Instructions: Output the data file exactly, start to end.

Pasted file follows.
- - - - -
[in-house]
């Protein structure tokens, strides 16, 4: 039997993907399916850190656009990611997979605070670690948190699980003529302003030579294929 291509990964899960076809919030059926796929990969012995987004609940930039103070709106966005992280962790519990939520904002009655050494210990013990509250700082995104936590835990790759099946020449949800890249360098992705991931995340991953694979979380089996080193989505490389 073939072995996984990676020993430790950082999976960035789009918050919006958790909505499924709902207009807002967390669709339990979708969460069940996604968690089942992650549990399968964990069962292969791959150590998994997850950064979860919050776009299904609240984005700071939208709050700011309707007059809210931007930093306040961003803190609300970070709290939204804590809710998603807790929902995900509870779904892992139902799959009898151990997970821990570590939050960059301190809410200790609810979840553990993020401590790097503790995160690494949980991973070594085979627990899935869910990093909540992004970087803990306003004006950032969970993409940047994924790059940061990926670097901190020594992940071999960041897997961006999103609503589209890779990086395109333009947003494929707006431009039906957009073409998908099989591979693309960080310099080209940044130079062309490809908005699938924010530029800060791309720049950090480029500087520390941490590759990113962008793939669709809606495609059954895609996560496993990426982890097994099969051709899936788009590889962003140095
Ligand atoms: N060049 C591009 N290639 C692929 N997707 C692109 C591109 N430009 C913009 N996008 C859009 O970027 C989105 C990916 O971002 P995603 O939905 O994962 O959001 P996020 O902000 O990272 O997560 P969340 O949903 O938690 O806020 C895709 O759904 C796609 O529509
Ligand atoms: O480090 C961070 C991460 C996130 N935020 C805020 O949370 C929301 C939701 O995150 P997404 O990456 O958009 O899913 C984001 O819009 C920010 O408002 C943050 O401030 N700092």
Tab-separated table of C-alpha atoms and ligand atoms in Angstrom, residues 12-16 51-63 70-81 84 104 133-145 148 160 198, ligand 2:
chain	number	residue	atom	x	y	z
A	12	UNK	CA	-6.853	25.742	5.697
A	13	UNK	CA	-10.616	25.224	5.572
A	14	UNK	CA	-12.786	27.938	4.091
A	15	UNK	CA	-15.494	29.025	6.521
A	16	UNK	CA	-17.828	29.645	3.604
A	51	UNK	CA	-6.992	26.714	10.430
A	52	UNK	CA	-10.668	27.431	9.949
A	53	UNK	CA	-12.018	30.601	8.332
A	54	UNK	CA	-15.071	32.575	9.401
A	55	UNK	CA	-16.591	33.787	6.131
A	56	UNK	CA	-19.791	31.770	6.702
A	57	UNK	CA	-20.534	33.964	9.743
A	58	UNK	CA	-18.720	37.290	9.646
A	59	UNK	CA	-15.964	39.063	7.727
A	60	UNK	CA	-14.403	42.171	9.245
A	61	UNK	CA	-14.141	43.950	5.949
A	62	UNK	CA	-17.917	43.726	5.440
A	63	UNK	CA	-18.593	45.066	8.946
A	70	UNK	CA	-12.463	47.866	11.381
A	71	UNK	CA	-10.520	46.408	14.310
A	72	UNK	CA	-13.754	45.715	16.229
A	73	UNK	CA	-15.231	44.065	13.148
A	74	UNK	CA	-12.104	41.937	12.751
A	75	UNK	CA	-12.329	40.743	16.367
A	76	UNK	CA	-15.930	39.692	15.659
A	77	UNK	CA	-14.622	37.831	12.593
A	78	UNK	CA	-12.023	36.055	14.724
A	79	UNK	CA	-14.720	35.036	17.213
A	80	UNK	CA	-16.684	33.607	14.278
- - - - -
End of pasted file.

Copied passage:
[in-house]
């Protein structure tokens, strides 16, 4: 039997993907399916850190656009990611997979605070670690948190699980003529302003030579294929 291509990964899960076809919030059926796929990969012995987004609940930039103070709106966005992280962790519990939520904002009655050494210990013990509250700082995104936590835990790759099946020449949800890249360098992705991931995340991953694979979380089996080193989505490389 073939072995996984990676020993430790950082999976960035789009918050919006958790909505499924709902207009807002967390669709339990979708969460069940996604968690089942992650549990399968964990069962292969791959150590998994997850950064979860919050776009299904609240984005700071939208709050700011309707007059809210931007930093306040961003803190609300970070709290939204804590809710998603807790929902995900509870779904892992139902799959009898151990997970821990570590939050960059301190809410200790609810979840553990993020401590790097503790995160690494949980991973070594085979627990899935869910990093909540992004970087803990306003004006950032969970993409940047994924790059940061990926670097901190020594992940071999960041897997961006999103609503589209890779990086395109333009947003494929707006431009039906957009073409998908099989591979693309960080310099080209940044130079062309490809908005699938924010530029800060791309720049950090480029500087520390941490590759990113962008793939669709809606495609059954895609996560496993990426982890097994099969051709899936788009590889962003140095
Ligand atoms: N060049 C591009 N290639 C692929 N997707 C692109 C591109 N430009 C913009 N996008 C859009 O970027 C989105 C990916 O971002 P995603 O939905 O994962 O959001 P996020 O902000 O990272 O997560 P969340 O949903 O938690 O806020 C895709 O759904 C796609 O529509
Ligand atoms: O480090 C961070 C991460 C996130 N935020 C805020 O949370 C929301 C939701 O995150 P997404 O990456 O958009 O899913 C984001 O819009 C920010 O408002 C943050 O401030 N700092």
Tab-separated table of C-alpha atoms and ligand atoms in Angstrom, residues 12-16 51-63 70-81 84 104 133-145 148 160 198, ligand 2:
chain	number	residue	atom	x	y	z
A	12	UNK	CA	-6.853	25.742	5.697
A	13	UNK	CA	-10.616	25.224	5.572
A	14	UNK	CA	-12.786	27.938	4.091
A	15	UNK	CA	-15.494	29.025	6.521
A	16	UNK	CA	-17.828	29.645	3.604
A	51	UNK	CA	-6.992	26.714	10.430
A	52	UNK	CA	-10.668	27.431	9.949
A	53	UNK	CA	-12.018	30.601	8.332
A	54	UNK	CA	-15.071	32.575	9.401
A	55	UNK	CA	-16.591	33.787	6.131
A	56	UNK	CA	-19.791	31.770	6.702
A	57	UNK	CA	-20.534	33.964	9.743
A	58	UNK	CA	-18.720	37.290	9.646
A	59	UNK	CA	-15.964	39.063	7.727
A	60	UNK	CA	-14.403	42.171	9.245
A	61	UNK	CA	-14.141	43.950	5.949
A	62	UNK	CA	-17.917	43.726	5.440
A	63	UNK	CA	-18.593	45.066	8.946
A	70	UNK	CA	-12.463	47.866	11.381
A	71	UNK	CA	-10.520	46.408	14.310
A	72	UNK	CA	-13.754	45.715	16.229
A	73	UNK	CA	-15.231	44.065	13.148
A	74	UNK	CA	-12.104	41.937	12.751
A	75	UNK	CA	-12.329	40.743	16.367
A	76	UNK	CA	-15.930	39.692	15.659
A	77	UNK	CA	-14.622	37.831	12.593
A	78	UNK	CA	-12.023	36.055	14.724
A	79	UNK	CA	-14.720	35.036	17.213
A	80	UNK	CA	-16.684	33.607	14.278